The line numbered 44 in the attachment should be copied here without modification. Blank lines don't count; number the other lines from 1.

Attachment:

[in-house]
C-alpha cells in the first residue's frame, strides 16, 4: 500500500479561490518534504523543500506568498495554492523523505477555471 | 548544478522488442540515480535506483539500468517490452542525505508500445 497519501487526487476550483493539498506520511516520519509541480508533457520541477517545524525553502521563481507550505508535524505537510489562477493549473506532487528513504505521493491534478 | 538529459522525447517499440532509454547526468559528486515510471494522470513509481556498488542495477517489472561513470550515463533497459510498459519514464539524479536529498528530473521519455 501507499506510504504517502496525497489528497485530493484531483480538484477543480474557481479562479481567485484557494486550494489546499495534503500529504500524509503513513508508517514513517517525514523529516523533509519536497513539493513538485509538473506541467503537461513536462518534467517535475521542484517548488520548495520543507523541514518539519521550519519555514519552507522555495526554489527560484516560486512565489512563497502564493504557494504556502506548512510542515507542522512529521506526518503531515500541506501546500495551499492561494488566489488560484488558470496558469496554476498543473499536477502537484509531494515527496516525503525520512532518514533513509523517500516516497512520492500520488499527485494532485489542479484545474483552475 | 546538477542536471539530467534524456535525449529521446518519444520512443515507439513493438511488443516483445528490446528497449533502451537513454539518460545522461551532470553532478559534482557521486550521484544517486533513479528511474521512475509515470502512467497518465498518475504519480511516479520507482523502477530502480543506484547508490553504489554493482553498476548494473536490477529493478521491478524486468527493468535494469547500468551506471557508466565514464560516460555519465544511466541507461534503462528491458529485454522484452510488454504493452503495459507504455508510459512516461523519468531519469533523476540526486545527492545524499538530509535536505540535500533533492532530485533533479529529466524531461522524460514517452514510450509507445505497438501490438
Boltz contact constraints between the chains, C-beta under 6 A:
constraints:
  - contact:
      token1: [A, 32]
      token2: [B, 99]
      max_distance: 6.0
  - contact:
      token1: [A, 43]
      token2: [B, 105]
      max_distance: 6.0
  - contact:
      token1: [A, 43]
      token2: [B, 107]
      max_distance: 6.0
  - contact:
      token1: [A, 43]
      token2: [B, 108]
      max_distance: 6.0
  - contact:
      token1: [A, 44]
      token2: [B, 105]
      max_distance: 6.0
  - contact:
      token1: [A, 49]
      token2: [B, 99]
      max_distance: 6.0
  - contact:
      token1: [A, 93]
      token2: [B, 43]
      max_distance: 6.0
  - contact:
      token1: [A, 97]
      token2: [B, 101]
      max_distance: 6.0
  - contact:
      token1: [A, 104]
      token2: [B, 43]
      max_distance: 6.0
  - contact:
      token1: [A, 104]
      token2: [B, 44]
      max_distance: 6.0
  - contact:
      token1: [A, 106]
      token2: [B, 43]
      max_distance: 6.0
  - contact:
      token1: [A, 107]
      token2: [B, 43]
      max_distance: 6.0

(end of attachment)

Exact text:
      max_distance: 6.0